Tips for Booking a Whitewater Rafting Adventure Through the Grand Canyon
Take a Rip-Roaring Ride Through One of the World’s Natural Wonders
During ancient times, pretty much everyone agreed about what constituted the various wonders of the world. No one argued over the inclusion of the Great Pyramid of Giza or the Hanging Gardens of Babylon. Today, though, there’s less agreement when it comes to the wonders of the natural world. Fewer people recognize sights such as Ha Long Bay or Parícutin. But there’s one location that everyone recognizes: the Grand Canyon.
Measuring a mile deep and splaying over 277 miles, the river-carved Grand Canyon truly steals your breath when you see it — and one of the most popular ways to experience it is on a rubberized raft as it slides down the Colorado River.
Indeed, it’s a quintessentially American experience. Historians believe that indigenous peoples cruised down the waterway in dug-out canoes, and tourists have braved its waters since the 1950s. Anyone who enjoys the rush of cold water, the thrilling scenery of the American Southwest, and a healthy jolt of adrenaline should read on to learn more about some of the best whitewater rafting trips down the Grand Canyon.
Half- or Full-Day Trips
While rafting through the Grand Canyon sounds fun, some people balk once they learn how long it can take to indulge in the full experience. And “indulge” is the ideal word, because even a briskly paced float through the upper and lower sections of the Canyon takes a full 10 days at a minimum, time that few working adults or school-aged families can spare. Fortunately, savvy outfitters have come up with ways to provide travelers with a Grand Canyon float on a shorter schedule.
Tour companies offer a pair of half- or full-day rafting trips starting either above or below the Canyon proper. Easy rides typically begin at Glen Canyon Dam, a placid stretch that marks the beginning of the Grand Canyon, while tours with actual whitewater take place farther south on Hualapai Tribal Lands. Passengers on the former start their journeys at Page, AZ, and those interested in the latter begin in Peach Tree, AZ.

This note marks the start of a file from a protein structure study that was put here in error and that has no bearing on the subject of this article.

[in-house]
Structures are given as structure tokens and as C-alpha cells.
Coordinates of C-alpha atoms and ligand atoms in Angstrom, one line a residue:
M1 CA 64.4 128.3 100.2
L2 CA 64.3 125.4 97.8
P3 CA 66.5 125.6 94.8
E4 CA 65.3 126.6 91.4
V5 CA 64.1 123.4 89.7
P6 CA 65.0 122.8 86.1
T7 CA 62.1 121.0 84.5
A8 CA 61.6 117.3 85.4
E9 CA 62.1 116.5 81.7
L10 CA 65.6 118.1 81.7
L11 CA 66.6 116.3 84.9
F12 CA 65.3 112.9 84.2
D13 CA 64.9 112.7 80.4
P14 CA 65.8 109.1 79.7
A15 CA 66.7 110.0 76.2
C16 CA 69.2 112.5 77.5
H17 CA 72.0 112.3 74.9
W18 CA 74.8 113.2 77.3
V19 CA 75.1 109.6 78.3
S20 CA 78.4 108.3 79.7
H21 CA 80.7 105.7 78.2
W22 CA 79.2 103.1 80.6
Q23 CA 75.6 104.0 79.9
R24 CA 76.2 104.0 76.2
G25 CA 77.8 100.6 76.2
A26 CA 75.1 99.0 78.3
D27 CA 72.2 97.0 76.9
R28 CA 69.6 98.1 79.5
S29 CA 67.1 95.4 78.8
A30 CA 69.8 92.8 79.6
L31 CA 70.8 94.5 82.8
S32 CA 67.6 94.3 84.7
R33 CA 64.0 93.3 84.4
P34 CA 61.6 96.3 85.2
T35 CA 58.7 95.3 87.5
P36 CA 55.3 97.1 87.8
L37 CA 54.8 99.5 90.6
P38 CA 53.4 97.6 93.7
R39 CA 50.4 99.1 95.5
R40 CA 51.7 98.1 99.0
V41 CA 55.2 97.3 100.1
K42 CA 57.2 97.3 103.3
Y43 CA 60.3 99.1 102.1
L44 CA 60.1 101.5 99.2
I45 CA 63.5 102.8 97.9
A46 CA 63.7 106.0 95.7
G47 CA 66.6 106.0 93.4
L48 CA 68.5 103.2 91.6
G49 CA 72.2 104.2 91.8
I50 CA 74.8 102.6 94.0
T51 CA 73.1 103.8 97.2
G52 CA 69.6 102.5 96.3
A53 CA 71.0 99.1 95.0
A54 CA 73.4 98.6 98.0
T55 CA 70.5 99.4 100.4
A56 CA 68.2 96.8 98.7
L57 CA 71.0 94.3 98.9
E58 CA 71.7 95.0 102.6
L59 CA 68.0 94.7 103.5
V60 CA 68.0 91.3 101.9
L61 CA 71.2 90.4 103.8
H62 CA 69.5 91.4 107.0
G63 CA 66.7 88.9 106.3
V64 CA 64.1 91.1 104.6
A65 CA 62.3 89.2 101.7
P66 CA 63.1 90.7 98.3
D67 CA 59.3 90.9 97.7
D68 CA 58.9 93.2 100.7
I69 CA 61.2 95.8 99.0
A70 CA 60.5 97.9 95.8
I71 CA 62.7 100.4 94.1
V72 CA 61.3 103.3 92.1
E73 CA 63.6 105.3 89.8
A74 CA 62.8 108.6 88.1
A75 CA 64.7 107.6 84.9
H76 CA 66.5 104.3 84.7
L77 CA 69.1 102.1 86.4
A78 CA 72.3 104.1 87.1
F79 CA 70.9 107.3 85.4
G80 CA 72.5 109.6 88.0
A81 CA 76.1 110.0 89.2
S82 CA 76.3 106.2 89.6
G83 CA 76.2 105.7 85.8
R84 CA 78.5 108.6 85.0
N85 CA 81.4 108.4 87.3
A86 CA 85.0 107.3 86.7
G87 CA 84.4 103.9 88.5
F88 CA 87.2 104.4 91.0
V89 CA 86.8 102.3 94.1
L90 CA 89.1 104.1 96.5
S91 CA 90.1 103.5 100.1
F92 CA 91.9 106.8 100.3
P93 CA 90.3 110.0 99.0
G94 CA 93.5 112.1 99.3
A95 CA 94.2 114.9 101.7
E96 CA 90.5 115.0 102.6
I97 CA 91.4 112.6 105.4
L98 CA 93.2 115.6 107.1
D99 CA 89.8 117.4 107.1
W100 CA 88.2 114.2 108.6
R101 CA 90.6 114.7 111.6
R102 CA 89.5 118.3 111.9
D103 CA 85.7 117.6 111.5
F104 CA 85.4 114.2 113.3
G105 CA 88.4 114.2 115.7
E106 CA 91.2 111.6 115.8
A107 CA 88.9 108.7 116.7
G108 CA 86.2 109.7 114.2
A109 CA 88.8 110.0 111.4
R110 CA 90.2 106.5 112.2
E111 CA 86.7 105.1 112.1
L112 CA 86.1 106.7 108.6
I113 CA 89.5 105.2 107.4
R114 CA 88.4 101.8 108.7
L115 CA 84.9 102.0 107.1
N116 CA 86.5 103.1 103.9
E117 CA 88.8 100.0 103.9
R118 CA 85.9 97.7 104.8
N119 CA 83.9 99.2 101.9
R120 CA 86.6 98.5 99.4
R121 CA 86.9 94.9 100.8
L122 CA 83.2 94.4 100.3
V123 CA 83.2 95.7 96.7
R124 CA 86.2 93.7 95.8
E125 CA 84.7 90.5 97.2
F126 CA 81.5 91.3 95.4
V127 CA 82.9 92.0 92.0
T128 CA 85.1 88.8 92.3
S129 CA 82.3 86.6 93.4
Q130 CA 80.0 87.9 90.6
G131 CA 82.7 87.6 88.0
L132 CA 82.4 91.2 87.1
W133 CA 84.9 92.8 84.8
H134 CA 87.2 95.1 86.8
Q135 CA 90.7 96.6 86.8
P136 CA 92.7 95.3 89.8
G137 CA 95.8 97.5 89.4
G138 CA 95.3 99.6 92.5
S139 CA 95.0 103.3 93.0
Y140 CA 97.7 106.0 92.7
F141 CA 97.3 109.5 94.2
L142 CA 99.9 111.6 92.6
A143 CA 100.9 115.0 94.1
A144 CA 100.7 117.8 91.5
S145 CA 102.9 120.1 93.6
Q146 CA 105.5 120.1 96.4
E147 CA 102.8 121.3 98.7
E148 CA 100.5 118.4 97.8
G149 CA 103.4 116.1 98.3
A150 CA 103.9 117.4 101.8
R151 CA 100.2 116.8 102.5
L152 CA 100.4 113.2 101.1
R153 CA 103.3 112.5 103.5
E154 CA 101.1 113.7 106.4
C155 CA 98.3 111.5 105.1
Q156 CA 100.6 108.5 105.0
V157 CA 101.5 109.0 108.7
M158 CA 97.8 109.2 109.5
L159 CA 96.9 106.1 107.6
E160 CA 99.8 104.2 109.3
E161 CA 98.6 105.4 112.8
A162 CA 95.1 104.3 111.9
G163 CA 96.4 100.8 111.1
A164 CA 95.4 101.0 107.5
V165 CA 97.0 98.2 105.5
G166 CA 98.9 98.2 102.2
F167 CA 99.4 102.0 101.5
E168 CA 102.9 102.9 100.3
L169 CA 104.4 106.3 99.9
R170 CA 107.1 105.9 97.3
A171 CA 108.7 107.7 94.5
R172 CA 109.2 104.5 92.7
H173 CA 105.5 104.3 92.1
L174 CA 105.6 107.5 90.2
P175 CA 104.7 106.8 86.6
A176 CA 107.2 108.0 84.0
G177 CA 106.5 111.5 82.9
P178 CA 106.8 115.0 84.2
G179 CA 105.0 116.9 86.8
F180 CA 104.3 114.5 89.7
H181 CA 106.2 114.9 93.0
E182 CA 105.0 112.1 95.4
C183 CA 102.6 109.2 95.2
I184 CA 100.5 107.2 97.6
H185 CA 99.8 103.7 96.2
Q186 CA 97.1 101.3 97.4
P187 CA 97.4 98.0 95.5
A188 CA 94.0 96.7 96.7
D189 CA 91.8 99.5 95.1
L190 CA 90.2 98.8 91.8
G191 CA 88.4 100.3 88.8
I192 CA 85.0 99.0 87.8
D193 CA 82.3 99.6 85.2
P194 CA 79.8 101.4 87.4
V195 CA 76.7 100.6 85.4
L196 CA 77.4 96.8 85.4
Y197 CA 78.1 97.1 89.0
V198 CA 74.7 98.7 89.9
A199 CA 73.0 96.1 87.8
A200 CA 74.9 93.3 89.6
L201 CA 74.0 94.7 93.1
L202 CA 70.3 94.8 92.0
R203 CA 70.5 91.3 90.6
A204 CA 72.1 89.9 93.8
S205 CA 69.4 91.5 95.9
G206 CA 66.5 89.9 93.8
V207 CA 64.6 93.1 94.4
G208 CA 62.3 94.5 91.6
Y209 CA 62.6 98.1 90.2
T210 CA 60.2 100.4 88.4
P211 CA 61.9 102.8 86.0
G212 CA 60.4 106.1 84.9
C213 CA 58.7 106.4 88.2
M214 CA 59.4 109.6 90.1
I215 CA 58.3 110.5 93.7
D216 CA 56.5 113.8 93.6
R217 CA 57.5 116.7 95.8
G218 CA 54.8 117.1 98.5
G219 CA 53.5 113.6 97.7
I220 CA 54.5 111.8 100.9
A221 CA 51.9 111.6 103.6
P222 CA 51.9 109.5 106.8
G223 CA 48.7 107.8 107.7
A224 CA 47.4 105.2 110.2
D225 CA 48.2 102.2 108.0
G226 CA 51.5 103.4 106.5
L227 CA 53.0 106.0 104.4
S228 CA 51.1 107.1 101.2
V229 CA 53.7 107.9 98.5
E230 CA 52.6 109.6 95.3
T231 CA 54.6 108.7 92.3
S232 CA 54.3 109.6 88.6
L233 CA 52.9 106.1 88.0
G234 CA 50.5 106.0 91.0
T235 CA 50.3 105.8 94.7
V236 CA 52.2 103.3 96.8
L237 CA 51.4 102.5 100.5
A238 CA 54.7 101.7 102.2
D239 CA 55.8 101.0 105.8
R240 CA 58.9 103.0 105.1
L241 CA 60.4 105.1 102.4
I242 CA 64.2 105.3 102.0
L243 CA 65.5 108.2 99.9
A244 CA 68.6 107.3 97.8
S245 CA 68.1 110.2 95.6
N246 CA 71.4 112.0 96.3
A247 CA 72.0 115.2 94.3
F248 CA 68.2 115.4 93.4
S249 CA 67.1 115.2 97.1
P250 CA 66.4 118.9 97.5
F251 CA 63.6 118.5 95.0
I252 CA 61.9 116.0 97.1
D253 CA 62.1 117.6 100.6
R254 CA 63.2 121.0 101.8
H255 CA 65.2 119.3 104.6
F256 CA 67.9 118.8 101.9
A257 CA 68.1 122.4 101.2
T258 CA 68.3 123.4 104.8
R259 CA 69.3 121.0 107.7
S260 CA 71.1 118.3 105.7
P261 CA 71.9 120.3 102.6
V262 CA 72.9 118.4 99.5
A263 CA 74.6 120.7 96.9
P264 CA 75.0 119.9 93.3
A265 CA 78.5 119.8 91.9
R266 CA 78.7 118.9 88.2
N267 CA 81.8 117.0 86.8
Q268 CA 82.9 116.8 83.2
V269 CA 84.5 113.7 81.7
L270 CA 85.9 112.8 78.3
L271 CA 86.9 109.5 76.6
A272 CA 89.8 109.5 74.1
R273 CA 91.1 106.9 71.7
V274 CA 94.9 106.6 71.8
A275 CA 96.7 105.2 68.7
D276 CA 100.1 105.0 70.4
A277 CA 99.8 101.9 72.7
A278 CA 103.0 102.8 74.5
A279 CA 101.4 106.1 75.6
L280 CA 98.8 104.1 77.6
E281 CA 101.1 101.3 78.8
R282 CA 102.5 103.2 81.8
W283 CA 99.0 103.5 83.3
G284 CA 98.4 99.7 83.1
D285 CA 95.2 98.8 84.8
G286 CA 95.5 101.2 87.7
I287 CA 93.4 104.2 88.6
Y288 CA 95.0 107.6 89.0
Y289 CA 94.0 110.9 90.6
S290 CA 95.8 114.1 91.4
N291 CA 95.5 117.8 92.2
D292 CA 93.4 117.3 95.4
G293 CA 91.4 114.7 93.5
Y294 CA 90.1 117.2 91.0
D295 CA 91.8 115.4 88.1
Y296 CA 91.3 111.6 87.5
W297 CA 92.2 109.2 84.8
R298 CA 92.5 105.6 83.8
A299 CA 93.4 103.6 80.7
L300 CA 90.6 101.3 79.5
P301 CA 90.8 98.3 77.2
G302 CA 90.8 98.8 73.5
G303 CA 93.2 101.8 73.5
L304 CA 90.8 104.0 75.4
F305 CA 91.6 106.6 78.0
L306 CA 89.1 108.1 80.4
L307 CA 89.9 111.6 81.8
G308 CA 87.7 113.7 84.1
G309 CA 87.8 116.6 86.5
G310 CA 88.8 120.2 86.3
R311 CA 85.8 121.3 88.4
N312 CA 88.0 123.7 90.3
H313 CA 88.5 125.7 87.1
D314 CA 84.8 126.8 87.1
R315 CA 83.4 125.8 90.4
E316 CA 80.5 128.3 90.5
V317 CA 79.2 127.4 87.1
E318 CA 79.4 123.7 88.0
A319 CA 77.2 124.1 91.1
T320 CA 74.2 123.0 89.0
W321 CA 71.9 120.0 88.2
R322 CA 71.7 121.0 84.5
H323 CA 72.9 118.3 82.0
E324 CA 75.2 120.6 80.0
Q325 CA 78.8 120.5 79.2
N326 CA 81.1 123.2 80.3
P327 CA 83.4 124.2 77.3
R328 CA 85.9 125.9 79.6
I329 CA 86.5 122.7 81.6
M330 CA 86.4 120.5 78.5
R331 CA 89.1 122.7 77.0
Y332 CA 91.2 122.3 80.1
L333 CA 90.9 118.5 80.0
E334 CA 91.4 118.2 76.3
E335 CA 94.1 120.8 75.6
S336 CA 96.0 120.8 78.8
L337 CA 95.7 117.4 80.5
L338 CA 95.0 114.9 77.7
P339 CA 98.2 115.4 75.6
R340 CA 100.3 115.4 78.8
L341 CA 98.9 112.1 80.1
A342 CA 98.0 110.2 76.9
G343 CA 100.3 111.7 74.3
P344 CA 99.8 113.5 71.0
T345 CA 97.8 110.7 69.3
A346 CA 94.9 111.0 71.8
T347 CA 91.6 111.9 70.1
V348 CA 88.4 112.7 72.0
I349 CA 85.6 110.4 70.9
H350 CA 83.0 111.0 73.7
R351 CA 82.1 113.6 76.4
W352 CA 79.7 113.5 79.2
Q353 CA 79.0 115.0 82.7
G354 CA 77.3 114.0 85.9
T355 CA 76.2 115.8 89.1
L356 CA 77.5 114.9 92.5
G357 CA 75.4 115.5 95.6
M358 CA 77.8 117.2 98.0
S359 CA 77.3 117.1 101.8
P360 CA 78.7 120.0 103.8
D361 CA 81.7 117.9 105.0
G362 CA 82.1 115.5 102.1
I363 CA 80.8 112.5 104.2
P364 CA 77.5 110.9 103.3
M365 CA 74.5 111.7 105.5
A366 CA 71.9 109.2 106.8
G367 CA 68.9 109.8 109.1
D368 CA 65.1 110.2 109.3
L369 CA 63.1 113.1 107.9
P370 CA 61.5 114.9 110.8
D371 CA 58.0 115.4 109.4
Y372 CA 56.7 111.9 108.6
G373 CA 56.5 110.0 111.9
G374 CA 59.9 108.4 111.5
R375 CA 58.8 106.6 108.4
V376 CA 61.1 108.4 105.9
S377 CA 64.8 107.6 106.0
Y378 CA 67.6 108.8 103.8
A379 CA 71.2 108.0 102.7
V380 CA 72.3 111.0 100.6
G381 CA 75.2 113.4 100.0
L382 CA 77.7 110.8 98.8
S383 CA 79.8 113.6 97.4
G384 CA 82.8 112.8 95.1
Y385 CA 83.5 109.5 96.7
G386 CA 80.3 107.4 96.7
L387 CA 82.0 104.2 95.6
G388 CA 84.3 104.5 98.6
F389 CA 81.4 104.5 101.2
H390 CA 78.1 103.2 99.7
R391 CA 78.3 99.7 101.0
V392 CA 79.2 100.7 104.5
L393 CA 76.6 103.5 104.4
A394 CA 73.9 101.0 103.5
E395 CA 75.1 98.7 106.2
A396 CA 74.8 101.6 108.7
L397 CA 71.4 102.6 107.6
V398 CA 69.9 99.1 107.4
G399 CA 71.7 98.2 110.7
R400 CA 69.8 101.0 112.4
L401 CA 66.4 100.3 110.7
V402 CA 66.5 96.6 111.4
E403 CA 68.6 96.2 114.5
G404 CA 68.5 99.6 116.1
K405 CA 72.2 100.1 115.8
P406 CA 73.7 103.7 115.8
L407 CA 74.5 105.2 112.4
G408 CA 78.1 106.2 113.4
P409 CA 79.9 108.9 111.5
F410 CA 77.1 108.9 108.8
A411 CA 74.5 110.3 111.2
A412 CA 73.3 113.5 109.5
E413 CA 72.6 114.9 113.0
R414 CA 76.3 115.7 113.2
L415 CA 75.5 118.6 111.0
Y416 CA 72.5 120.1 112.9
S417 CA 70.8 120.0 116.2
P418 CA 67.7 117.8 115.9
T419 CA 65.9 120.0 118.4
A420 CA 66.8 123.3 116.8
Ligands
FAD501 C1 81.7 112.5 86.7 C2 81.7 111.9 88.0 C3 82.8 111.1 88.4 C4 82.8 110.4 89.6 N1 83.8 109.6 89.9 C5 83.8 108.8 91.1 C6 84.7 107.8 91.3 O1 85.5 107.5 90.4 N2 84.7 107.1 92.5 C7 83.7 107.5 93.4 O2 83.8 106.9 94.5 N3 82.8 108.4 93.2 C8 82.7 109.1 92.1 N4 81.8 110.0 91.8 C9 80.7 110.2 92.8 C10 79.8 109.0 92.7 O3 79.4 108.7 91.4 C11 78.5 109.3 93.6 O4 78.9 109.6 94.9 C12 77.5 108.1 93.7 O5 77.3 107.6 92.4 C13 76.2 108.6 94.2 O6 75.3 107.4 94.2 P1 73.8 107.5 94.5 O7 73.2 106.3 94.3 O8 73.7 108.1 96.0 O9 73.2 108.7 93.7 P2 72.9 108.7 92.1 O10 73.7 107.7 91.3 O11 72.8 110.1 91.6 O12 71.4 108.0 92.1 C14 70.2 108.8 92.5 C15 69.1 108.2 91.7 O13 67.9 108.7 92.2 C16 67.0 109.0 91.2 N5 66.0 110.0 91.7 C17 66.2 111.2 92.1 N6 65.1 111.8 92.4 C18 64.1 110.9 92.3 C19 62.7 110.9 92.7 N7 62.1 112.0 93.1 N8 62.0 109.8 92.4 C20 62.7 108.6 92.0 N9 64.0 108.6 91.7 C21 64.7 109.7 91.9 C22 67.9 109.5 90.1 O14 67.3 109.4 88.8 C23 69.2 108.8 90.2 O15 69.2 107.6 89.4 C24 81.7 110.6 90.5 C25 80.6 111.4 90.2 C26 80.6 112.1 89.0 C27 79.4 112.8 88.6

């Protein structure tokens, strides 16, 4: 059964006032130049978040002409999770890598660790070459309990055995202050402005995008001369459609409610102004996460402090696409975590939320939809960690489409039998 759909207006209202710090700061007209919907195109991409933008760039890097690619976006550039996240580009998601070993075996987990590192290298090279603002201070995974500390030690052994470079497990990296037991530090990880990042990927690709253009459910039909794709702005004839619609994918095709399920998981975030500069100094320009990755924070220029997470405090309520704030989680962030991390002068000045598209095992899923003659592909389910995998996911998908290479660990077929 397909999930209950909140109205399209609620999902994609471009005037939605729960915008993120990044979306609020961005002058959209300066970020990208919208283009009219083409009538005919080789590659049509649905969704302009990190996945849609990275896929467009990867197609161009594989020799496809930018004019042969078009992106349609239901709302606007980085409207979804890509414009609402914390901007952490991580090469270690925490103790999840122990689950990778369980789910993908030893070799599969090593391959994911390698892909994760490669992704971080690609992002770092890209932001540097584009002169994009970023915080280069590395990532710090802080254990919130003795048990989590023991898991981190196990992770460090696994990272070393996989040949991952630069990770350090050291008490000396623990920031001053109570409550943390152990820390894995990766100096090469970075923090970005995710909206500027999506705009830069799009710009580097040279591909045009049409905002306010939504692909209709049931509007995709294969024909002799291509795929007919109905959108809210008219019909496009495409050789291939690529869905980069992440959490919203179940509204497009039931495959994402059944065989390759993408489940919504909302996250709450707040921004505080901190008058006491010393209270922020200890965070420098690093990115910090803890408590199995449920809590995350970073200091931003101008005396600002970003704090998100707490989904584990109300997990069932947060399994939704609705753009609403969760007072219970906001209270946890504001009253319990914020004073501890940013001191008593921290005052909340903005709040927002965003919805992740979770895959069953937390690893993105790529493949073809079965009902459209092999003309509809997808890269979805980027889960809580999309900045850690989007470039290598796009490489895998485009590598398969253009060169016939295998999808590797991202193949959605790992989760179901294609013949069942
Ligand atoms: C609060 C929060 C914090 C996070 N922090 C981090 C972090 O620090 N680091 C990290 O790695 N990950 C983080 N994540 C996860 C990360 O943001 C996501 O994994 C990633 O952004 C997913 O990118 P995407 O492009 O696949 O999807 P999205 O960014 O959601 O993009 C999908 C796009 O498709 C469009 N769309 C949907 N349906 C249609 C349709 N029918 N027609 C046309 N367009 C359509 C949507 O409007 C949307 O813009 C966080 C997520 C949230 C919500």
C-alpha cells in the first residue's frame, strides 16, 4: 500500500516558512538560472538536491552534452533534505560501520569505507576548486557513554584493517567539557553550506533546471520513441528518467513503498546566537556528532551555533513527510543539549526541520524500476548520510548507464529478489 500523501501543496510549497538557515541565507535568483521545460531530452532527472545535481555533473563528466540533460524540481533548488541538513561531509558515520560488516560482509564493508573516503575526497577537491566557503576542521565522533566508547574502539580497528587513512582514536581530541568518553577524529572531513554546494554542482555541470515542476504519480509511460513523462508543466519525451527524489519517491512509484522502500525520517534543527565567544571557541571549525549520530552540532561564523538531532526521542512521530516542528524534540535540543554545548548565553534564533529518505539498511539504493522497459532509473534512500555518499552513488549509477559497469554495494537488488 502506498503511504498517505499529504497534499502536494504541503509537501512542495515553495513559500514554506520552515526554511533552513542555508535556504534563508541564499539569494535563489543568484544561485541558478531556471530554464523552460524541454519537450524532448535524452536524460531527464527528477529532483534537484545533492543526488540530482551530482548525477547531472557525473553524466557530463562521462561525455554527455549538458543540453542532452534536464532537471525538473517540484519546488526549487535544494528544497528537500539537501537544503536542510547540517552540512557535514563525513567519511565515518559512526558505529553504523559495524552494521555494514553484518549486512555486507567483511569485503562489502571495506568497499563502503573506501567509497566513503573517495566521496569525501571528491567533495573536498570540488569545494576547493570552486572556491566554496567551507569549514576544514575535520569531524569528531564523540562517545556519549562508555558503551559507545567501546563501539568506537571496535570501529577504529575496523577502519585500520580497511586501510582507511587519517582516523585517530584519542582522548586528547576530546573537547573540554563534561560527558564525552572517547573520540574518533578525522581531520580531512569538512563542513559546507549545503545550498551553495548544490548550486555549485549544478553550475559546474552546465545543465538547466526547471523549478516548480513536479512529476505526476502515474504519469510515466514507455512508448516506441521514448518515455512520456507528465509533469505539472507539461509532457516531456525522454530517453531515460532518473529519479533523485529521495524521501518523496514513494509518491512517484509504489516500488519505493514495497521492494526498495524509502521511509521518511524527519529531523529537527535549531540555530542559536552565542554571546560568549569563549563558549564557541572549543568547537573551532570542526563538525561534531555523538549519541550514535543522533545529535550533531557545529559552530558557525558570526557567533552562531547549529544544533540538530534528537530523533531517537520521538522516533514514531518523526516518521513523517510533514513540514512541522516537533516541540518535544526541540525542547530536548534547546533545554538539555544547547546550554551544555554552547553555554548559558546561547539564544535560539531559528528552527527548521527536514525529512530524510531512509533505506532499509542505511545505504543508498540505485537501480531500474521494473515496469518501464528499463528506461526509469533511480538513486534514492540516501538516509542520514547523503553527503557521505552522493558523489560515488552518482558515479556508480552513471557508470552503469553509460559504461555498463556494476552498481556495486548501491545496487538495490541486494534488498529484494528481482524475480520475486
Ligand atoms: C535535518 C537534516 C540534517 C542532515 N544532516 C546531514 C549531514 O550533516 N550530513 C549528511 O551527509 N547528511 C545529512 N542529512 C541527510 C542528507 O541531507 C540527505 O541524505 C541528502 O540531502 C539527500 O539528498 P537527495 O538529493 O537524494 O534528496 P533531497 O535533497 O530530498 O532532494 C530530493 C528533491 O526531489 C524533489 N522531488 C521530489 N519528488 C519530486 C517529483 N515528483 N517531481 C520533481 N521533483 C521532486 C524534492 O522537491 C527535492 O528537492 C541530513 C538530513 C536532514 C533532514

Numerous operators can take you on single-day rafting trips, and those jaunts come with a variety of options, including helicopter tours, an amazing viewing platform known as the Skywalk, and company-provided transportation.
Outfits, some of which are promoted by the state of Arizona, include Hualapai River Runners ($470 to $1,786 per person), Angel’s Gate Tours ($259 to $749 per person), Rivers & Oceans ($489 per person), and ($93.42 to $120.89 per person). For a totally different experience, try kayaking for a half-day in Antelope Canyon with Lake Powell Adventure ($95 per person).
Two-Day to One-Week Trips
Once you decide to dedicate a little more time to a Grand Canyon rafting trip, your options open up. Even a 48- to 72-hour jaunt provides you with a surprisingly diverse array of experiences. Depart from Las Vegas and sleep under the stars before embarking on a lower Canyon (i.e., southwestern) float trip that takes you through moderately fast-flowing rapids with Grand Canyon Tour Company ($1,385 to $2,502 per person).